Whatever comes of it, Nature’s editorial suggested that efforts like the Leveson inquiry may not make as much of an impact on science journalism as alternative, digital media:

Through online forums, blogs and Twitter, a cottage industry has grown up around instant criticism of dodgy scientific claims and dubious findings. This parallel journalism is increasingly coming to the attention of the mainstream press — as demonstrated by the rising number of stories in the press that were first broken by blogs.

It may seem thankless at times, but the army of online commentators who point out the errors, the inconsistencies and the confounding factors, and from time to time just scream ‘bullshit’, have the power to hold the press to account. This ongoing war of attrition against those who would put their own agendas above the facts cannot take away their platform, but it can chip away at something they prize even more: their relevance, and with it their pernicious influence.

Dr. Ben Goldacre, an epidemiologist and frequent media critic who writes the weekly “Bad Science” column in the Guardian, found the Nature’s perspective “fascinating and heartening.”

“There is now a small army of nerd bloggers who, whenever they come across a misleading story, will stand up and point out the flaws,” he wrote in an e-mail. “This is obviously therapeutic for the nerds - I count myself as one of them - and preserves refutations online, searchable and indexed, in a way that may come up on a Google search on a specific issue, even if a blanket mass audience isn’t reached as effectively through blogs as through a newspaper.”

Nonetheless, “it’s hard to be sure if this has an impact on journalists,” he added. The journalism community’s response to his media criticism “consists largely of threats, abuse, crude attempts at blackmail, complaints with forged documentation, and the occasional smear.”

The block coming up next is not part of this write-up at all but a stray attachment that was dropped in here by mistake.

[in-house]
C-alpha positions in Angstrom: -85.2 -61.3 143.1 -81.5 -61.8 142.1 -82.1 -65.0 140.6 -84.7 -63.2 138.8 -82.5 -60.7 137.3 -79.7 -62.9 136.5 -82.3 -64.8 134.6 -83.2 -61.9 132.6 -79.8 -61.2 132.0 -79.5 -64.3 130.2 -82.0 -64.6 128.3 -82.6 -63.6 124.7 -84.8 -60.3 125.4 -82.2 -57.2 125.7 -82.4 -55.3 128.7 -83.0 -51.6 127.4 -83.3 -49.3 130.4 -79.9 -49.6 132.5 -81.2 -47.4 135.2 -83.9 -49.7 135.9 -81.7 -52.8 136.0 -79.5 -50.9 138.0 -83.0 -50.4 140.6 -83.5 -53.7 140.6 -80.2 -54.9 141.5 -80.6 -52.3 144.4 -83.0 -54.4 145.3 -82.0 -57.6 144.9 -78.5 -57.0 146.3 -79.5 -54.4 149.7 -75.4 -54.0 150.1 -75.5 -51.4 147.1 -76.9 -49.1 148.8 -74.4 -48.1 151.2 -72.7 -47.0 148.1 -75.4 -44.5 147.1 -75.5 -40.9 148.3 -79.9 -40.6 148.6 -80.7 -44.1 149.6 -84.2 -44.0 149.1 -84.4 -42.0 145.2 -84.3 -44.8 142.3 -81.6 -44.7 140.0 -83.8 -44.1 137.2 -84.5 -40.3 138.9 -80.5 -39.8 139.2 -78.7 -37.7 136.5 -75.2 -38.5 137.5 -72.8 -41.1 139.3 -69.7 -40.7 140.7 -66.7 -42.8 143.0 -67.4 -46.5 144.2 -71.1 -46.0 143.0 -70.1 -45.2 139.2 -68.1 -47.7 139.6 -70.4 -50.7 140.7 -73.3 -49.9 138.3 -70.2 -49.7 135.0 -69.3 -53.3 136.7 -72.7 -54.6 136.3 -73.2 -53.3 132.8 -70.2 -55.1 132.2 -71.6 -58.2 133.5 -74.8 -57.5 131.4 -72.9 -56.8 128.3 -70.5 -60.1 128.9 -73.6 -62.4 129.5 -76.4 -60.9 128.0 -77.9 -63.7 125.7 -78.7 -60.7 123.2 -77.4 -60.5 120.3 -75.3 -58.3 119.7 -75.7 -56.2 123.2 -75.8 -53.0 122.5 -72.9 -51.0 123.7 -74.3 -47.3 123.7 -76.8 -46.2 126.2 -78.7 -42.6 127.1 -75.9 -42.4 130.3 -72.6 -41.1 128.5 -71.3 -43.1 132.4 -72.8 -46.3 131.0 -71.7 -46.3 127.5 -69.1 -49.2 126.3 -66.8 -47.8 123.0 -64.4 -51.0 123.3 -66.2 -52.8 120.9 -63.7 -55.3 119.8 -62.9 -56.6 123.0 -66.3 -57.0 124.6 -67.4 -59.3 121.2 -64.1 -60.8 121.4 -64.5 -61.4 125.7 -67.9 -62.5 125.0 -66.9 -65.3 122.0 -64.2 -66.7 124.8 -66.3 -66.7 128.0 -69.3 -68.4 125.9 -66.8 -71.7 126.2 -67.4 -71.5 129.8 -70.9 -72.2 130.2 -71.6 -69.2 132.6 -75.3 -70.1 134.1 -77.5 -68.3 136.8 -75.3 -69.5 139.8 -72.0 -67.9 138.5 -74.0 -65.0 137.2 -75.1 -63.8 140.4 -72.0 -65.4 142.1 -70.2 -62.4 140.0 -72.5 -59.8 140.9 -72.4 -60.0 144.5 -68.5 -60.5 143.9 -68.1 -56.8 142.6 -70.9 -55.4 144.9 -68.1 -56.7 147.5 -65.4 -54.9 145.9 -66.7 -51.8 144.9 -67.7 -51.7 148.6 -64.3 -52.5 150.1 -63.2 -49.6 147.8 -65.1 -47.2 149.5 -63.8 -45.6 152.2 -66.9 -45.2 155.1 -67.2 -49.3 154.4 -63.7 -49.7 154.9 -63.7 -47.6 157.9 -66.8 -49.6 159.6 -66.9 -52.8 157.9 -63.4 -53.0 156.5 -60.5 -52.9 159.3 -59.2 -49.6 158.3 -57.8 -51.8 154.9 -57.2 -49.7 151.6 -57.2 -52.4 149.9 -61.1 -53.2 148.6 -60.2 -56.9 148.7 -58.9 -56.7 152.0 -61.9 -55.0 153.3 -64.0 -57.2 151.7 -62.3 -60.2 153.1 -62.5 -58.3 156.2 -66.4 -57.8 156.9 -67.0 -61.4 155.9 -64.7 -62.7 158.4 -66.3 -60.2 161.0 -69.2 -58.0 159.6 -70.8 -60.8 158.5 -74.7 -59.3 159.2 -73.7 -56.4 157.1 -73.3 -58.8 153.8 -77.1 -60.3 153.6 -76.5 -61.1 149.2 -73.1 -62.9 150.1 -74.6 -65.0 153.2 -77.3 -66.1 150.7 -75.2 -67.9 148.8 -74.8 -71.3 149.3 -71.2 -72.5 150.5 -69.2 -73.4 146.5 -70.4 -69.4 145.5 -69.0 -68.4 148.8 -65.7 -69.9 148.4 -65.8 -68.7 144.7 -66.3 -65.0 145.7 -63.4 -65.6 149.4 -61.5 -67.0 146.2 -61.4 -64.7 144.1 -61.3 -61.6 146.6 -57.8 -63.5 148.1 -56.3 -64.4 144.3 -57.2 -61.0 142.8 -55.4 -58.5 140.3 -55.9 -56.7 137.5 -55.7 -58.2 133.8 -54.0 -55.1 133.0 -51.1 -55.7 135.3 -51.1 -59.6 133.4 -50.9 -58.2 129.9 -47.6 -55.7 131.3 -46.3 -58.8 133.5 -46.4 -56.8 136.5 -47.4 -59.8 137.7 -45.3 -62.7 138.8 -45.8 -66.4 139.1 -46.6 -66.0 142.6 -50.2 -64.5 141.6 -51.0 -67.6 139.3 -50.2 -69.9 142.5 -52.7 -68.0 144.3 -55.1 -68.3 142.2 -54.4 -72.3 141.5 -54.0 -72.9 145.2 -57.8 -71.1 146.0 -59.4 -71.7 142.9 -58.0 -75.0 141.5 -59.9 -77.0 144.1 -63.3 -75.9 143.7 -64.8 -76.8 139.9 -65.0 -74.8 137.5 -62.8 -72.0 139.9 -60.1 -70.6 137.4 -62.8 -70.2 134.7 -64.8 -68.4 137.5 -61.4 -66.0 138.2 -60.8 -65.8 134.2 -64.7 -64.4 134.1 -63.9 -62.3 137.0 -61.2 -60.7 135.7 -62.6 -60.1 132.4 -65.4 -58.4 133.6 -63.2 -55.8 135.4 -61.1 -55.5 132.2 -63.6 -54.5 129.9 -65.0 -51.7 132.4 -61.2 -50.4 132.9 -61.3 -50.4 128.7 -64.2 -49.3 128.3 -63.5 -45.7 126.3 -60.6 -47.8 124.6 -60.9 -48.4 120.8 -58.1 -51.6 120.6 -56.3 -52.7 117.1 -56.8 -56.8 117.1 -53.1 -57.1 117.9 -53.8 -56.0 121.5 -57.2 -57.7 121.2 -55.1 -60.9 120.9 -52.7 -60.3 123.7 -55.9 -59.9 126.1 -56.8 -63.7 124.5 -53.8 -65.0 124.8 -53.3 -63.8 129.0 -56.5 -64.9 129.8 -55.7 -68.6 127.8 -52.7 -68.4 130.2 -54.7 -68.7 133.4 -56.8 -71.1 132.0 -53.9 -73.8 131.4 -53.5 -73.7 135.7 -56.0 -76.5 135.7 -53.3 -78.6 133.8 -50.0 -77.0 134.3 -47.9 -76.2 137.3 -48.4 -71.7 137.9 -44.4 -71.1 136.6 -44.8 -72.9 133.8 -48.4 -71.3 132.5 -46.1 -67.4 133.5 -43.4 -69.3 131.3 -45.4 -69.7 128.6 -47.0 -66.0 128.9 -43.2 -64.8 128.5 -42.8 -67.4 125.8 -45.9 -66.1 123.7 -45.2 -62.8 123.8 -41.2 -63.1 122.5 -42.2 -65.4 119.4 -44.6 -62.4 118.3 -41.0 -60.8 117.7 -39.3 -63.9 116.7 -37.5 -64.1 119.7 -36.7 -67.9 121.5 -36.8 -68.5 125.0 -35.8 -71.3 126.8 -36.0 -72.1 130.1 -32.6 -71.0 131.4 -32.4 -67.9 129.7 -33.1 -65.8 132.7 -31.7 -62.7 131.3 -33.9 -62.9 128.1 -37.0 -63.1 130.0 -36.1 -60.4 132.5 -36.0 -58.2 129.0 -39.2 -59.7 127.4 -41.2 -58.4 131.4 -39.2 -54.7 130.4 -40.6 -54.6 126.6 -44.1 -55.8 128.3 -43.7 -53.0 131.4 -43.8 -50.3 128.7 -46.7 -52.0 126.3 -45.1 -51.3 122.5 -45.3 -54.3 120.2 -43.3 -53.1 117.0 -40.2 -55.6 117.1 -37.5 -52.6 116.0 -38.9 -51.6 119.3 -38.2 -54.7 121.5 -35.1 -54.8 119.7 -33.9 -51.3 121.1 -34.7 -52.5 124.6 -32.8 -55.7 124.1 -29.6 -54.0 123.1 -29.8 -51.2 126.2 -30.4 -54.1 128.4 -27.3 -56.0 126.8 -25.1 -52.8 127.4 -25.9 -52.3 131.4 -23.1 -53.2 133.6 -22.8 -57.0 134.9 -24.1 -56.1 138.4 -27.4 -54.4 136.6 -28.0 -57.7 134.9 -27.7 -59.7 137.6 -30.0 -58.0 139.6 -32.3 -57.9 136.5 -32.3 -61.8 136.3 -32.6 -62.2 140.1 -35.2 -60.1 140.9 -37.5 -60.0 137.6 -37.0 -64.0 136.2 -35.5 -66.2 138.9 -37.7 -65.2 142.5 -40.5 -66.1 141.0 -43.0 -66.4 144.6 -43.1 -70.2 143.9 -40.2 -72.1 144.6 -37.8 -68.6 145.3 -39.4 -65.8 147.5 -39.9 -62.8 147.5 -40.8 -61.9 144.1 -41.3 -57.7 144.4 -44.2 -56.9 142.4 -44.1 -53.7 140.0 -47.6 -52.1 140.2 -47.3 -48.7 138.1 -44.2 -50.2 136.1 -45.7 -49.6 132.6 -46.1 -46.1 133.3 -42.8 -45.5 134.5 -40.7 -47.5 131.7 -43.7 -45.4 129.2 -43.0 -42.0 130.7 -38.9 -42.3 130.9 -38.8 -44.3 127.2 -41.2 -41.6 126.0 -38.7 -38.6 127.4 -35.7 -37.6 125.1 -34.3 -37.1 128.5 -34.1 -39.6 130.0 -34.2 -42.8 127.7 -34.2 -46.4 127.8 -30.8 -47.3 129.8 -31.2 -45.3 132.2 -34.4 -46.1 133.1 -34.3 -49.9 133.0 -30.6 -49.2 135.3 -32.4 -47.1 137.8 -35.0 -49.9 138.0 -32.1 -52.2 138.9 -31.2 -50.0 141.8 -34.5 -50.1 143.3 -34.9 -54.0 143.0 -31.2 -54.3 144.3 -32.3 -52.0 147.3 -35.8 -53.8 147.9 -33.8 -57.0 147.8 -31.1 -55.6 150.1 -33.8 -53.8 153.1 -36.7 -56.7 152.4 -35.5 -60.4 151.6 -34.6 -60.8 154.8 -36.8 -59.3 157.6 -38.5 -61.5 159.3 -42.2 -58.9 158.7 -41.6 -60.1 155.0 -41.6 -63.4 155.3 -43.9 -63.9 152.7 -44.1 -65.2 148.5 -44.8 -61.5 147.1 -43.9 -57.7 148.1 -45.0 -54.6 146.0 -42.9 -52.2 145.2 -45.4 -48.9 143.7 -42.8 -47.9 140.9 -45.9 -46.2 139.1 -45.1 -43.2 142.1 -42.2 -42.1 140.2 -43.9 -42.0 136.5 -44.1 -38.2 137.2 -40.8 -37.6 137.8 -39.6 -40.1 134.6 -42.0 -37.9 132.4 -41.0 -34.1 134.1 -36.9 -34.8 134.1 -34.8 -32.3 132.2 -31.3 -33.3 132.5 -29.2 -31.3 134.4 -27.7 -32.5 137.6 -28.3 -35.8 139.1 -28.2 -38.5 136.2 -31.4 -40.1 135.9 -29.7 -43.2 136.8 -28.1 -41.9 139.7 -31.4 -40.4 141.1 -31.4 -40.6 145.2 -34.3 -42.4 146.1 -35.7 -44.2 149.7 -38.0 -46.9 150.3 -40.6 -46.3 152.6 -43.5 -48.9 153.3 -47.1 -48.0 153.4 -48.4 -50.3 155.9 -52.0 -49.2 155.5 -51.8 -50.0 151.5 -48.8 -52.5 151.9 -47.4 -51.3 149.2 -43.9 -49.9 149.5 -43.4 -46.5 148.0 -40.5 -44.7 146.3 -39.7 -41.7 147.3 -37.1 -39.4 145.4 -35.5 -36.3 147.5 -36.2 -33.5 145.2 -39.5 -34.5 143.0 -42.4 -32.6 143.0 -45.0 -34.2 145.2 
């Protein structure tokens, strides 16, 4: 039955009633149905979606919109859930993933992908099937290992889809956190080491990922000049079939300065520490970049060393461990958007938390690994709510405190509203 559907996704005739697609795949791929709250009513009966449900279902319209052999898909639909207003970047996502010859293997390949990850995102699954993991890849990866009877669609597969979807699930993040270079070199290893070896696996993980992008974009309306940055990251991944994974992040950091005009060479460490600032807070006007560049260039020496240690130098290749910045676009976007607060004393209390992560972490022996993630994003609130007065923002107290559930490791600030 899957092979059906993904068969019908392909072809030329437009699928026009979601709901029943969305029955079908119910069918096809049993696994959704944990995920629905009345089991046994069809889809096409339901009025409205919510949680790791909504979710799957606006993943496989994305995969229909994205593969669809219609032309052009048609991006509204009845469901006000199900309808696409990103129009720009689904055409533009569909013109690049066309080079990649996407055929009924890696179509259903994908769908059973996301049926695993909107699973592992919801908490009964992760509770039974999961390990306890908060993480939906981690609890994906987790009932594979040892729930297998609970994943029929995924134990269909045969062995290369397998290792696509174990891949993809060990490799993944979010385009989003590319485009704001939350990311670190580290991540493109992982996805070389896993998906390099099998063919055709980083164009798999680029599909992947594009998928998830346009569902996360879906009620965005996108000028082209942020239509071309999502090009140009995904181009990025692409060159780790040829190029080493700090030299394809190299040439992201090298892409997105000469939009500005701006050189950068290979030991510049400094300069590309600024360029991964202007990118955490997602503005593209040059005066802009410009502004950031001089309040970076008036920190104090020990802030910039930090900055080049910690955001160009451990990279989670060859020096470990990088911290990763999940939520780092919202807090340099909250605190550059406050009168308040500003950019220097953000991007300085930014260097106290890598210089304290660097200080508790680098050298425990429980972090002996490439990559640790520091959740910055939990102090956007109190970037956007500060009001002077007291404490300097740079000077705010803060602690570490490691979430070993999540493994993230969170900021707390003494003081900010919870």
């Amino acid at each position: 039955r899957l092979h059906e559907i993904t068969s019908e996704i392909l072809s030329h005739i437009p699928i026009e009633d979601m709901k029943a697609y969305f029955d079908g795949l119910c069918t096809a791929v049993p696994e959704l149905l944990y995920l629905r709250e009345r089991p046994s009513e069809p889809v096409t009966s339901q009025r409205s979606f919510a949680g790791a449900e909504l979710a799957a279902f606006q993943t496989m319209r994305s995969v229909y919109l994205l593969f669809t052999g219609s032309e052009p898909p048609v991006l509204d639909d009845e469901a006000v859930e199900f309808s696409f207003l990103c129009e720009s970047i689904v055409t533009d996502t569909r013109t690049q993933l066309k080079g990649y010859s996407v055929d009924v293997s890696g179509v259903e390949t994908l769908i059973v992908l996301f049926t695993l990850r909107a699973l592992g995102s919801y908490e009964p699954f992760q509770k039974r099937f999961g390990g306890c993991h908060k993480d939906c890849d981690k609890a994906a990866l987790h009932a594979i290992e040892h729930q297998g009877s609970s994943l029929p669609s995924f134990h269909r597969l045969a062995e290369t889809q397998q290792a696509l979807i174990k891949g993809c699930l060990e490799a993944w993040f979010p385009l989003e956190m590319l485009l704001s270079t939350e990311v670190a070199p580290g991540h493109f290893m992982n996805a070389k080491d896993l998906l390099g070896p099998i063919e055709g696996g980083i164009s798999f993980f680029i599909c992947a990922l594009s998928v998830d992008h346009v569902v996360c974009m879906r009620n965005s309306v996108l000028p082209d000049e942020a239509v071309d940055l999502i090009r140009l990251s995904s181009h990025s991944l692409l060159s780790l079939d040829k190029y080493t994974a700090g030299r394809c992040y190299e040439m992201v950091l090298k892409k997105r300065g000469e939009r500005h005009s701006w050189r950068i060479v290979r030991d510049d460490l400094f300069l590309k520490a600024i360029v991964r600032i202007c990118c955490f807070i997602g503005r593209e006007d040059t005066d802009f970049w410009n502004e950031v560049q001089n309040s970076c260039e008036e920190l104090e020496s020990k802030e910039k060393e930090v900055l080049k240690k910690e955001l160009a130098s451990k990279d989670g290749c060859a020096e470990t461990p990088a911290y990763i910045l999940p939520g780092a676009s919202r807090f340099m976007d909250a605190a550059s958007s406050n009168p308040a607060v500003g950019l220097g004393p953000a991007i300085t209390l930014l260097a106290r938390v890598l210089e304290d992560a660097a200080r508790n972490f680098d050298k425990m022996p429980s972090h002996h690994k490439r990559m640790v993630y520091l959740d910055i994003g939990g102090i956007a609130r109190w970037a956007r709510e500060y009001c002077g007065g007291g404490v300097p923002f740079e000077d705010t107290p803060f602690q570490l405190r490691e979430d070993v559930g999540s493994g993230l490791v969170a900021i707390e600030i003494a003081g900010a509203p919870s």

By way of example, Goldacre cited an incident in 2010 in which a health reporter for The Independent scolded him for reasonable criticism of an Observer article that mischaracterized a study of the effects of omega-3 fish oil on brain activity in children. He also cited an incident in early December in which The Observer’s ombudsman reprimanded bloggers for reasonable criticism about a story that touted an unproven and questionable form of cancer treatment.

“To me, stories like these tell a pretty disheartening story about British journalism and the likelihood of it reacting positively to justified criticism from outside,” Goldacre wrote in his e-mail to CJR. “They demonstrate a failure to react in a mature, human fashion, when errors are reasonably pointed out.”

That’s unfortunate. Journalists should be open to and learn from reasonable criticism. But the emphasis there is on reasonable. In turning its gaze toward science journalism, the Leveson inquiry must take care not to become a witch hunt.

Journalists must have leeway to criticize powerful scientists and scientific organizations without feat of retribution. One should not forget the example of science writer Simon Singh, whom the British Chiropractic Association accused of libel for suggesting that there was little evidence for some treatments recommended by chiropractors. Despite an initial judgment against Singh, the writer won an appeal that allowed him to defend his criticism as a statement of opinion rather than a statement of fact, and the association withdrew its lawsuit in April 2010.

It seems unlikely that Leveson inquiry will turn persecutory in its examination of science journalism, however. In fact, a few placed recommendations along the lines of those suggested by the SMC could be helpful. Science journalism does, after all, have a direct impact on the way people make important life decisions, and it must be held to the highest standards.

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Curtis Brainard is the editor of The Observatory, CJR's online critique of science and environment reporting. Follow him on Twitter @cbrainard.